Collection: (Pay)phones (vol. 8) – junk shop in Okayama + typewriter

(Pay)phones (vol. 8) – junk shop in Okayama

In the various collections of payphones (as well as hotel house phones and other related analogue communication tools) throughout this archive, generally the devices are in current use and from a variety of locations. However, this installment includes items observed in a single used artifacts shop in my *new home town* of Okayama.

(Pay)phones (vol. 8) – junk shop in Okayama

As for these various phones, most I suppose were used in businesses or public settings, while some maybe were for home use, i dunno. The eras certainly range from early days of telephony, to some classic golden age design, to the rugged utility of 1970s.

(Pay)phones (vol. 8) – junk shop in Okayama

You’ll notice various states of disrepair and jumbled-up-ness of display *and* there’s also a typewriter snuck in here. Carry on as usual, remix as desired.

Typewriter (Pay)phones (vol. 8) – junk shop in Okayama
(Pay)phones (vol. 8) – junk shop in Okayama
(Pay)phones (vol. 8) – junk shop in Okayama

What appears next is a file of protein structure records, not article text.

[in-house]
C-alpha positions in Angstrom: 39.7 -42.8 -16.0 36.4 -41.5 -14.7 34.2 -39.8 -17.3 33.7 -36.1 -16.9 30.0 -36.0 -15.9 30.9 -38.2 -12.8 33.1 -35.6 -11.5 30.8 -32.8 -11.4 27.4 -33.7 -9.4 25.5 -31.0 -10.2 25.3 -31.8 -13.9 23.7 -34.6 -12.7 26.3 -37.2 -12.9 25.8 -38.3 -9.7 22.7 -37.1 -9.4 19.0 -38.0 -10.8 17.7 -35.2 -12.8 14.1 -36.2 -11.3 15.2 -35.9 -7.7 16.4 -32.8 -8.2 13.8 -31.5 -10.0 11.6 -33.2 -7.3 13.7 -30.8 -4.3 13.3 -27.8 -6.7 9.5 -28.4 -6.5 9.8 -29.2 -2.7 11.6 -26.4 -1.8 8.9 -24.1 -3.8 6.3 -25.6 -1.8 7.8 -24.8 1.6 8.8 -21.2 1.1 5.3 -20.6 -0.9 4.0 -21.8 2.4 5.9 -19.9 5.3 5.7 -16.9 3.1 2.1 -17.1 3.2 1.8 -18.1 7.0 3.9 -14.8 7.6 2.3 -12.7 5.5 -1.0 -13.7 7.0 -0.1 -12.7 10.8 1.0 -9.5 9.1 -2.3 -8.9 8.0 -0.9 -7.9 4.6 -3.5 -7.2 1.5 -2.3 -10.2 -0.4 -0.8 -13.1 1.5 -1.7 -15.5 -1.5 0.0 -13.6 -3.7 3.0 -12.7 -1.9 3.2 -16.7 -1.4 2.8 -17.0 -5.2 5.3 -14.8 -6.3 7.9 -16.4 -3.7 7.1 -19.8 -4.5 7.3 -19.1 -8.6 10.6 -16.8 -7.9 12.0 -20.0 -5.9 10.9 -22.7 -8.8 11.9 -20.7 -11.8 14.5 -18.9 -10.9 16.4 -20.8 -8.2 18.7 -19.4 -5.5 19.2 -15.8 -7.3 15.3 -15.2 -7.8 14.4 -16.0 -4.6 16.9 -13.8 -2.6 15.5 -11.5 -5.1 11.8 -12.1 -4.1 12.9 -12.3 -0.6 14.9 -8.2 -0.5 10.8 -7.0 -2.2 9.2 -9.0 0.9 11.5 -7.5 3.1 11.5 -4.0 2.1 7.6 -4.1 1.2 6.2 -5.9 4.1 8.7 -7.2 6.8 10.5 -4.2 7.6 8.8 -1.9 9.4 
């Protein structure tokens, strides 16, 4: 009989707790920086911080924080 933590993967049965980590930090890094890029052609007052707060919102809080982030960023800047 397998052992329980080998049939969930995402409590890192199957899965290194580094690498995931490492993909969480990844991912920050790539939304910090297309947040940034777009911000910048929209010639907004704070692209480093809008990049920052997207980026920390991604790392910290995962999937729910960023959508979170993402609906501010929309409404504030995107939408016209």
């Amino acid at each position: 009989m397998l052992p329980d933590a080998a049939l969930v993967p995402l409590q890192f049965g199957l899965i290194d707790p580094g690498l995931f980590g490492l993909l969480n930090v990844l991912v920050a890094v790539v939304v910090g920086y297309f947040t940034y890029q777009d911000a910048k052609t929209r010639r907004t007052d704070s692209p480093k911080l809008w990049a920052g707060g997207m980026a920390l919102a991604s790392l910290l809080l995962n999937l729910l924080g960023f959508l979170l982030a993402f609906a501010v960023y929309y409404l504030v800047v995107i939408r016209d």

(Pay)phones (vol. 8) – junk shop in Okayama

The usual preamble to the payphone post series doesn’t really apply to this post but stashed here anyhow for reference:

Hello to the people in the future, What follows are public telephones created in a time when phones did not roam freely and in pockets. To make a call, one would either enter a specially-created booth (or box), or simply stand close by as the receivers were tethered to the phone unit by a short cord, then insert a variety of coins depending on the location called (local, domestic or international) or in some cases, use a purpose-made phone card, or even a credit card (though doing so often exposed one to fraudulent actors).  

Perhaps you have already imagined the unsanitary nature of sharing a phone handset (placed next/close to ear and mouth of course) with strangers – though perhaps this increased “herd immunity” despite being rather unpleasant. Note that oftentimes the coin return slots were checked for forgotten change but the miner was surprised to find discarded chewing gum, or even-less-savoury items, instead. This gallery is primarily Japan phone – both current working payphones, hotel house phones, house landlines, antique non-working artifacts and one from Indonesia, captured “in the wild”. Additional volumes of similar collections provide additional examples – both international and domestic (to Canada / USA), as well as additional examples of hotel “house” phones.  

Whatcha think?